Brain injuries can lead to widespread deficits in a range of functions — from language to motor skills and cognition — and the effects may be longer-lasting than researchers thought, especially in young children who suffer traumatic blows to the head.
In research published in the journal Pediatrics, Vicki Anderson, director of critical care and neuroscience research at the Murdoch Children’s Research Institute in Melbourne, Australia, and her colleagues found that children with brain injuries continue to have problems with cognition for a decade after their trauma. In previous studies, Anderson showed that these effects can last for as long as five years.
The new study followed a group of 40 children aged 2 to 7 with traumatic brain injuries, generally caused by car accidents or a bad fall. They were given a battery of cognitive, social and behavioral skills tests at the time of their injury, and then tested again at three months, six months, 18 months, five years and 10 years after the injury.
Overall, the children with the most severe brain injuries showed the most deficits over the course of study, while those with milder injuries showed the least problems, compared with a group of 16 control participants who did not have brain injuries.
Most of the deficits occurred in higher learning skills such as organization, planning and reasoning, because these are centered in the frontal regions of the brain, which are most often affected in head injuries. These regions are also the ones that develop fastest early in life, so any injury that disrupts the normal trajectory of nerve growth can have long-lasting effects, says Anderson.
Despite the fact that the brain is plastic, meaning that it has redundancies and possesses a remarkable ability to compensate for deficits, when young children injure their brains, they suffer from a double whammy. First, because their brains are still developing, they don’t have the advantage of falling back on a fertile, fully developed brain. Second, their brain development after the injury continues to lag behind, appearing not to catch up to normal. “If you look at the trajectory of improvement over time, normal kids have one trajectory, while those with brain injuries have the same trajectory but start out at a much lower point,” says Anderson.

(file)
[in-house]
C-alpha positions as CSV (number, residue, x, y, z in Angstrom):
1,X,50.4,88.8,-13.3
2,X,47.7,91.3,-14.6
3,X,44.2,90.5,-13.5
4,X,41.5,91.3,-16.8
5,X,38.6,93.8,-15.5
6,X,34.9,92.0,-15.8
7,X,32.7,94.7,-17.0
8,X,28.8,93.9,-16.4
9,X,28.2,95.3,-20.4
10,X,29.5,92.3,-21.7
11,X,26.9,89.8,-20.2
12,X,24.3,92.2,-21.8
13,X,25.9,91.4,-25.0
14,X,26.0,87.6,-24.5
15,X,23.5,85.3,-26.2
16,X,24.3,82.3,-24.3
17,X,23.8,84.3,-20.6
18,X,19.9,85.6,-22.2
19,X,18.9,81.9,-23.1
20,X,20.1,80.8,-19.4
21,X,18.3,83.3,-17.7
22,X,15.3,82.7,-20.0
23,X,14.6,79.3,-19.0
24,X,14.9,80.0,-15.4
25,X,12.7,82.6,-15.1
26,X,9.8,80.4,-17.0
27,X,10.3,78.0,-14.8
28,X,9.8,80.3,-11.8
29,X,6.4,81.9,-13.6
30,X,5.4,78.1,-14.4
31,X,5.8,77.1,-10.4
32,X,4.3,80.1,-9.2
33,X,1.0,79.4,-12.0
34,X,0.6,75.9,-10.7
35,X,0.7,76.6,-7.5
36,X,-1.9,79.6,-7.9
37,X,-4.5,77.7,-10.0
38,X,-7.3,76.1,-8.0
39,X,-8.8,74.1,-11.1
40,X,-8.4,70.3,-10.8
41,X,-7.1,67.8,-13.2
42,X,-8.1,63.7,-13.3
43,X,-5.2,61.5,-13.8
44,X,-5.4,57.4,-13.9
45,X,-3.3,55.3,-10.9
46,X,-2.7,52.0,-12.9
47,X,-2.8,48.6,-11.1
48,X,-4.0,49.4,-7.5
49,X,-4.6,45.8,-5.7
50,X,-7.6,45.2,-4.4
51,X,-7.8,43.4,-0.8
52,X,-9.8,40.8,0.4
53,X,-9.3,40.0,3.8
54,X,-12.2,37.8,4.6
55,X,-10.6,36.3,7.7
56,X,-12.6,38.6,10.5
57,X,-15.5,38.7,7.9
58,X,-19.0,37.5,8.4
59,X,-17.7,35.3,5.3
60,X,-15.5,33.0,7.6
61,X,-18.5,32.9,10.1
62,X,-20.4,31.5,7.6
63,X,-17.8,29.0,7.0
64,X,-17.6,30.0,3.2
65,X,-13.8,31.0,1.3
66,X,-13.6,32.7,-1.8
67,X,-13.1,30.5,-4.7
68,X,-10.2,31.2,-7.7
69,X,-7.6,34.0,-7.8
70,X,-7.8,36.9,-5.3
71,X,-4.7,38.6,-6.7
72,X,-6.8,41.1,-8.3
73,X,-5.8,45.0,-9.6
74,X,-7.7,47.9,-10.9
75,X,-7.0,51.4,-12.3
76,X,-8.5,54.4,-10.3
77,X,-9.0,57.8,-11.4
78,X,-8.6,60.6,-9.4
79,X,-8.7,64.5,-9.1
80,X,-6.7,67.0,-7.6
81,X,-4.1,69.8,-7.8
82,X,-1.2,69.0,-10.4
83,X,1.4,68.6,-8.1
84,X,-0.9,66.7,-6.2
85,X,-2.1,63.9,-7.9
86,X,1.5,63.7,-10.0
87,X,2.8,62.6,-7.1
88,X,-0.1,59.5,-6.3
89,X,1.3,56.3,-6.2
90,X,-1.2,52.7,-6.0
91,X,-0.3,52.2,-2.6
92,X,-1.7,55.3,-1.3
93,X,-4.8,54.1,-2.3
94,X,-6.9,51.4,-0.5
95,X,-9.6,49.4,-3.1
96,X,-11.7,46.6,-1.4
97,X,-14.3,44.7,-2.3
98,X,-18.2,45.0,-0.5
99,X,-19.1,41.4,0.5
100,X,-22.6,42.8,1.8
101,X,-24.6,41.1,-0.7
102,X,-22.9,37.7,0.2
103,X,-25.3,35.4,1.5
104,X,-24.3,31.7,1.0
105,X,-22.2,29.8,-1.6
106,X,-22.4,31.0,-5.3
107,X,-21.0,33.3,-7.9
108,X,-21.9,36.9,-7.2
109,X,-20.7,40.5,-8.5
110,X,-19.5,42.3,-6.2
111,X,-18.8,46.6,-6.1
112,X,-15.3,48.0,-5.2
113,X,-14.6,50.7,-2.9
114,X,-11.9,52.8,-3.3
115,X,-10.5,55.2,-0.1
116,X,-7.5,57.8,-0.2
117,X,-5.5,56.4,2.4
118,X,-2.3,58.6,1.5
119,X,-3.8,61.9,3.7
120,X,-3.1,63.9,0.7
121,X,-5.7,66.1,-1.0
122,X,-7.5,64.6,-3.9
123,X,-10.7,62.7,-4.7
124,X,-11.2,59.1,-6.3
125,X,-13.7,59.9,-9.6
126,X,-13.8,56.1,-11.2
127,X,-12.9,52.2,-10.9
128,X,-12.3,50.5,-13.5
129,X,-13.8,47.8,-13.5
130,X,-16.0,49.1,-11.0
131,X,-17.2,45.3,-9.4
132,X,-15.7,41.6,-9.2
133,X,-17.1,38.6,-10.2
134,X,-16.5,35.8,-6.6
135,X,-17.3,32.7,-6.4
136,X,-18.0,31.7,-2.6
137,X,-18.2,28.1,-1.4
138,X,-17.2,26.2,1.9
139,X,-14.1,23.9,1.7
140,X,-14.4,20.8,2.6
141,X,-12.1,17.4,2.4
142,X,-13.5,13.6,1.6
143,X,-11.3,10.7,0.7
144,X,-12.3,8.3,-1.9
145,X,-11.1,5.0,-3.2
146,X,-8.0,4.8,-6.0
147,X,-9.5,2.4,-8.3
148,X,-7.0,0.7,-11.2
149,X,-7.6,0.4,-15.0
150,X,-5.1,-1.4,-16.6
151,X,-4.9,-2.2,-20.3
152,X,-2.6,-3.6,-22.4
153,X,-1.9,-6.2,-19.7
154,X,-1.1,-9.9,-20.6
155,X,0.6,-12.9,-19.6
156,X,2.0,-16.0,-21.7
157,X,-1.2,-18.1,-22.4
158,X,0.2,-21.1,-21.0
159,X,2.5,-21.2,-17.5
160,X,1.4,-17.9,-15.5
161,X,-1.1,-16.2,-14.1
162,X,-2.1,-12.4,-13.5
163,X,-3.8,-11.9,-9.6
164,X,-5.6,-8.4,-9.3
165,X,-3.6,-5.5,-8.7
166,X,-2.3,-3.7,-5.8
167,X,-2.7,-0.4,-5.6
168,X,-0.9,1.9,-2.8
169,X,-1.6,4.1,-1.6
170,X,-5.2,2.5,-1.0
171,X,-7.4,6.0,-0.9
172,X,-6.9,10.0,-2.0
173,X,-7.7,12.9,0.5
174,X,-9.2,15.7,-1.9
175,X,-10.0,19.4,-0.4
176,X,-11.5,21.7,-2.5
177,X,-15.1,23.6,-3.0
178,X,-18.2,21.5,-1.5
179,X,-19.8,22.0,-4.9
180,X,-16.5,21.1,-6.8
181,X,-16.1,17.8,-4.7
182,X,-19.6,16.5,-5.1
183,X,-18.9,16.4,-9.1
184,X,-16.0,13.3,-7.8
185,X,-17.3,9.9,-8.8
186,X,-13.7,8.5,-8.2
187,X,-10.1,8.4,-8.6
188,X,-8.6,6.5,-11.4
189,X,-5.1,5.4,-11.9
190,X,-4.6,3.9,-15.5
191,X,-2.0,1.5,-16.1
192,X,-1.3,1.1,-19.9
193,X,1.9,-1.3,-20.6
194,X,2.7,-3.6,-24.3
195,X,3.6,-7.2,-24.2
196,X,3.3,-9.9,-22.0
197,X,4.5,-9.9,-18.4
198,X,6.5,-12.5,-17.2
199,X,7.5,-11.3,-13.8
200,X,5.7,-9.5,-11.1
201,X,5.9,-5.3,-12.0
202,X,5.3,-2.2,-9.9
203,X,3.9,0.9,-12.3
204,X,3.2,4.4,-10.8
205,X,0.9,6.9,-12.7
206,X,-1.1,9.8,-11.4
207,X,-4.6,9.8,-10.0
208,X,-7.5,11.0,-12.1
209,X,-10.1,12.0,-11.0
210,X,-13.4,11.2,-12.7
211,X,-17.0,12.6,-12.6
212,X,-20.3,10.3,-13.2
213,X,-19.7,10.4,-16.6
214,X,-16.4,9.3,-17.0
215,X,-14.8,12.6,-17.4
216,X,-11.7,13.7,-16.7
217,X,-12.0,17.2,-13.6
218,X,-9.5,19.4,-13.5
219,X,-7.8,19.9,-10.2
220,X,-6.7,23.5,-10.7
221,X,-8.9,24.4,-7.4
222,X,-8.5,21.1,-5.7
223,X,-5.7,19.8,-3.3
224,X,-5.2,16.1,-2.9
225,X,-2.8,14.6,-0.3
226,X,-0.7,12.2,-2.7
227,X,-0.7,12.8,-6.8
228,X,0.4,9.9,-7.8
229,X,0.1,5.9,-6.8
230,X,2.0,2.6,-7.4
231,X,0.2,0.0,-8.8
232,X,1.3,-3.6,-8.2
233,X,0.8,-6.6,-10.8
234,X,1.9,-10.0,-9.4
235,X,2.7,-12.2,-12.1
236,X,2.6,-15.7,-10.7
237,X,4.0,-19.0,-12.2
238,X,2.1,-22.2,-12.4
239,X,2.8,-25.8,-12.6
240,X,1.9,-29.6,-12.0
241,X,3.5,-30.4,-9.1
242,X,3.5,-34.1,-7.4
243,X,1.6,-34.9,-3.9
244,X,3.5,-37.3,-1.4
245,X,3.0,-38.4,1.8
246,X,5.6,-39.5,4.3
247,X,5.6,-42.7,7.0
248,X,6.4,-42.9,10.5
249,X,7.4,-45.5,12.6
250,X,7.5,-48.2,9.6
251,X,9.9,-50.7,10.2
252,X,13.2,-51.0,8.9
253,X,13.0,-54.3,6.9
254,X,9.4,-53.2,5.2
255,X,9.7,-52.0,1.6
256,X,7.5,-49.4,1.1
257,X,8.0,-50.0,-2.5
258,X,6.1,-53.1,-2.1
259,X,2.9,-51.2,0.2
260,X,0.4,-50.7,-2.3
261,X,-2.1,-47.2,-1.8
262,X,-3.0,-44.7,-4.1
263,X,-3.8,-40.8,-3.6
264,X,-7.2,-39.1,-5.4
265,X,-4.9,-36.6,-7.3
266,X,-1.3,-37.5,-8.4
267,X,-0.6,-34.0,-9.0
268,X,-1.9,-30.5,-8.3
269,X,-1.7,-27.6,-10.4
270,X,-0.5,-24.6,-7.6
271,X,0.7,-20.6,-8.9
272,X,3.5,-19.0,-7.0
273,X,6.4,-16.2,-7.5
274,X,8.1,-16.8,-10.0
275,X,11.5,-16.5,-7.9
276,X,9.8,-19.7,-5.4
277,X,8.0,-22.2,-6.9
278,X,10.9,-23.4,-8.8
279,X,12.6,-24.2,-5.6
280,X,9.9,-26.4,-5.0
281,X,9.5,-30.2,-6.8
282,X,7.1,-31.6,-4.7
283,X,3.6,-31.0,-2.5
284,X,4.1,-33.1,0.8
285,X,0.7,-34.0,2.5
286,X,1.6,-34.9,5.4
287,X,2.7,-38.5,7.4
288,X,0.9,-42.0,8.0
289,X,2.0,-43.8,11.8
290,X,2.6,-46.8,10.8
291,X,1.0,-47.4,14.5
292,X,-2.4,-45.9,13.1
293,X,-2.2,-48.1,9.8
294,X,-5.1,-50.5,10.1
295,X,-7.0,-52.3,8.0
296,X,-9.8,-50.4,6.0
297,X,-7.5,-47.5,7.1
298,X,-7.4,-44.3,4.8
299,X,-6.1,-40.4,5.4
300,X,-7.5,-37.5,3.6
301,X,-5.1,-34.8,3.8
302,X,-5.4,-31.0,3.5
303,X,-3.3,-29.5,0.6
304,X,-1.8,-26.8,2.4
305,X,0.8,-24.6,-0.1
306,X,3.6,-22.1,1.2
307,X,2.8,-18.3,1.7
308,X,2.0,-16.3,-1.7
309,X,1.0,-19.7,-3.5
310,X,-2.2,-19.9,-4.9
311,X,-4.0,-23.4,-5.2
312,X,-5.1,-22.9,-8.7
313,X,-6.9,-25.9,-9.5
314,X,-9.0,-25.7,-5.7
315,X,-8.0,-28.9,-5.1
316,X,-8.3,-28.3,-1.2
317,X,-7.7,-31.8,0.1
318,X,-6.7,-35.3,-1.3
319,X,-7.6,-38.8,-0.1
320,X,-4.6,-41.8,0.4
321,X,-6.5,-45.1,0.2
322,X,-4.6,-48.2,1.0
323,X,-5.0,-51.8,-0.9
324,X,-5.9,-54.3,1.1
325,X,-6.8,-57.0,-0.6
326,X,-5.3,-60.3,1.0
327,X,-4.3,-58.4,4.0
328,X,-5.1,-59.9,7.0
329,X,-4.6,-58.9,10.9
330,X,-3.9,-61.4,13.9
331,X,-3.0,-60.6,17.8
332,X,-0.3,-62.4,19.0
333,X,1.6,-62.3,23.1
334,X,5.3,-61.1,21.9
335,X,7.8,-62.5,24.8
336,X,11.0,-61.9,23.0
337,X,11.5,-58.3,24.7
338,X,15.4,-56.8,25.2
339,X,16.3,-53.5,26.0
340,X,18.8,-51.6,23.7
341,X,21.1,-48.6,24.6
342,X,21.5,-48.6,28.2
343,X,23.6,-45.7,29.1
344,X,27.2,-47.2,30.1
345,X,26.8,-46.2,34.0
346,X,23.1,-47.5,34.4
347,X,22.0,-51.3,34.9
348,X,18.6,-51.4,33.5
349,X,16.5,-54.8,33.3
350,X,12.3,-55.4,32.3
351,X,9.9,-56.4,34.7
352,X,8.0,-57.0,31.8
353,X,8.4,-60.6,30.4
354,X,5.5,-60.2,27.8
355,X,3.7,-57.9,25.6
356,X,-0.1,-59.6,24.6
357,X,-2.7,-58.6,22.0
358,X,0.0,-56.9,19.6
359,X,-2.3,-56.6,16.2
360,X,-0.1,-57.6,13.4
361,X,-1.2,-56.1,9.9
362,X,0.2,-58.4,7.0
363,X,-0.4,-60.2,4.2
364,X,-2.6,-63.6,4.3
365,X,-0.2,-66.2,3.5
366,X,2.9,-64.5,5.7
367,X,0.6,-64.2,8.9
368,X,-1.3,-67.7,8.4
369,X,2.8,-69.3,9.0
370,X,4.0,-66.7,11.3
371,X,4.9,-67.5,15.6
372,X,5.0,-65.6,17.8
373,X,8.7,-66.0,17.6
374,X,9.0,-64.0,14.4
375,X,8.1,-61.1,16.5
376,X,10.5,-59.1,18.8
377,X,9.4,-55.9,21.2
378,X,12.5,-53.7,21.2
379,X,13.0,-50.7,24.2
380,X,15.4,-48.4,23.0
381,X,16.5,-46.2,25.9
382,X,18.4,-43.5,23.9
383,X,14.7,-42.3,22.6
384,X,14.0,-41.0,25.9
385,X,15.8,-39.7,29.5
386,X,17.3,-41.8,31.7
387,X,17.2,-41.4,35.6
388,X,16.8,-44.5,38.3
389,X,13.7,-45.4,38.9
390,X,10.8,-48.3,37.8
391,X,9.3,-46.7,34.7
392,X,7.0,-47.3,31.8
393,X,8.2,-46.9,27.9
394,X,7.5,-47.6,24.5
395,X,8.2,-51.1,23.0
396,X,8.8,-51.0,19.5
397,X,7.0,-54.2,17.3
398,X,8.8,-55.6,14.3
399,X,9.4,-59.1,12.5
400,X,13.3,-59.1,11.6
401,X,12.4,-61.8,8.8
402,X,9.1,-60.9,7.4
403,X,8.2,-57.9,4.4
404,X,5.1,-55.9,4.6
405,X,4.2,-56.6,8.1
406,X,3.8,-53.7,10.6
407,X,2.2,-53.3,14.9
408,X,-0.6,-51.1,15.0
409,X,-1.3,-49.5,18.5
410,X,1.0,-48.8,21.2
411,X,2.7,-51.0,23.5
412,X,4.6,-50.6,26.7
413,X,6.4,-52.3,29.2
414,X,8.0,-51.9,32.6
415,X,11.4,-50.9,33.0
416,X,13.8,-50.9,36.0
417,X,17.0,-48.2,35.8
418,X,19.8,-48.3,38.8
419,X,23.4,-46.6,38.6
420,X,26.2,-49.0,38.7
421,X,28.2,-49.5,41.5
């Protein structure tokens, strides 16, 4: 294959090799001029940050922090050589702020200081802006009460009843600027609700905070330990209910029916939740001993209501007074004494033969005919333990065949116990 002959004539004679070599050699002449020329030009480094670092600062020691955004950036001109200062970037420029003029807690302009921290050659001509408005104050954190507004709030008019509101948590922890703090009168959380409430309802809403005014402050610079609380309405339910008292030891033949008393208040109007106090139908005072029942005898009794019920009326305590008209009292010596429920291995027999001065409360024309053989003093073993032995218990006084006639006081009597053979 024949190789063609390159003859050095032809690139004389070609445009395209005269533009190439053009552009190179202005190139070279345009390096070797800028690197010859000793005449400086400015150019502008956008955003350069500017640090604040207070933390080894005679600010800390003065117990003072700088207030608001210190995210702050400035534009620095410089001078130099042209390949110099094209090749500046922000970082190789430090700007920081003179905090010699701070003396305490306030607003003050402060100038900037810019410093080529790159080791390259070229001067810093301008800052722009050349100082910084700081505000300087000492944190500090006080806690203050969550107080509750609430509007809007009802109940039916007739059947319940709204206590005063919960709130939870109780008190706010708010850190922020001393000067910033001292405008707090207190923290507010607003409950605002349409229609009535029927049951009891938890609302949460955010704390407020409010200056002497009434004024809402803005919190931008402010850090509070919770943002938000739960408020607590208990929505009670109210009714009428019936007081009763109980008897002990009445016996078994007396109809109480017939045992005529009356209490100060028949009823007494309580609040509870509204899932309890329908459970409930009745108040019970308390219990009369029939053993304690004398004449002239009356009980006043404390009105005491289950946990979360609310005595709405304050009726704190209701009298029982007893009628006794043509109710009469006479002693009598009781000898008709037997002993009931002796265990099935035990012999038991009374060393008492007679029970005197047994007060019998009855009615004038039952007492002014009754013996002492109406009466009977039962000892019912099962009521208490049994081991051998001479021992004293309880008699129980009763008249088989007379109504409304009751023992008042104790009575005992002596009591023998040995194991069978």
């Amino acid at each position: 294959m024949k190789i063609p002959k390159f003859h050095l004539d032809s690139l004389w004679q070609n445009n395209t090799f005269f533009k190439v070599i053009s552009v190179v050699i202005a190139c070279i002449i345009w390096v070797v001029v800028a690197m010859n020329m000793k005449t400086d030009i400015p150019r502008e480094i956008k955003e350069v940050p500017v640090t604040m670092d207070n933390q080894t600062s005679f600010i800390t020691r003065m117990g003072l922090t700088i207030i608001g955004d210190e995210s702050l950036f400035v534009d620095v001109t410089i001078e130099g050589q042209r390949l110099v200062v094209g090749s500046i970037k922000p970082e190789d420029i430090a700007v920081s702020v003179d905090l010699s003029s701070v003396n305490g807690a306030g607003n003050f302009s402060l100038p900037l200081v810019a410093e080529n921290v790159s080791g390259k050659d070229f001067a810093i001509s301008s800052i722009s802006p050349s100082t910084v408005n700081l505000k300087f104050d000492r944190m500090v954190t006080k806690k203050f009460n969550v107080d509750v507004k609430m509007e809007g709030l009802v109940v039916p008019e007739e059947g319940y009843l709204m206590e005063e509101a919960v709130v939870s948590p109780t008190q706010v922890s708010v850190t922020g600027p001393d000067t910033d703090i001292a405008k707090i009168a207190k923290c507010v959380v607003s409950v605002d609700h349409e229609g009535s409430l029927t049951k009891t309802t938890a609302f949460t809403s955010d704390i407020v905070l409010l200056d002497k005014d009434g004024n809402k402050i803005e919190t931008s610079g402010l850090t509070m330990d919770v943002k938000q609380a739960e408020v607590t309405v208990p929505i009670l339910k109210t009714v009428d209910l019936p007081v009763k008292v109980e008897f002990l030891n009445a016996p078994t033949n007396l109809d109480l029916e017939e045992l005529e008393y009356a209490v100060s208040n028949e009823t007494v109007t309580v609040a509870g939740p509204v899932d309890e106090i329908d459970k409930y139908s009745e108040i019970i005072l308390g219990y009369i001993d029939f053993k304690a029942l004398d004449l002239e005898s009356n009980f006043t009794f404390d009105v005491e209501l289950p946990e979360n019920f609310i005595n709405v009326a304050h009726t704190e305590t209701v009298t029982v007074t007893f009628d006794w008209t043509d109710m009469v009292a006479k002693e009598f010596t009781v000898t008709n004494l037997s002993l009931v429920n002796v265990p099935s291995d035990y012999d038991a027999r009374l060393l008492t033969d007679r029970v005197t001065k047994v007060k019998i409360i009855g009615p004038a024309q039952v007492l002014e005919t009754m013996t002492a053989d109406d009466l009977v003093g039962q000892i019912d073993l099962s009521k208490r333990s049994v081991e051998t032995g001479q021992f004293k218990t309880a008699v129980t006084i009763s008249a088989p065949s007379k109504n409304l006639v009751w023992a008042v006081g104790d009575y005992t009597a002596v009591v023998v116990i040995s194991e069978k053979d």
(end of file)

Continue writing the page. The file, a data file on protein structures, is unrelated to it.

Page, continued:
But there are reasons to hope as well. Some experts believed that brain injuries at a young age were so disruptive that the brain could not continue developing at all, arresting at whatever stage it was injured. But Anderson’s group found evidence that after blows to the head, children’s brains could start developing again — it’s just that they can’t recover completely to compensate for the effect of the trauma.
They also found that families and physicians can help children improve by providing rehabilitation and a supportive environment. Those who had robust support networks showed greater gains in cognitive function 10 years later than those who didn’t. Intervening early with these strategies, soon after the injury, also helps. “Early intervention sets the child up for optimal recovery,” says Anderson, “and helps the parents to cope better as well.”
She stresses that these results apply to children with major traumatic brain injuries, and not to those who suffer milder concussions or bumps on the head. And while the blows appear to have lasting effects, at least some of them can be lessened with prompt and supportive care.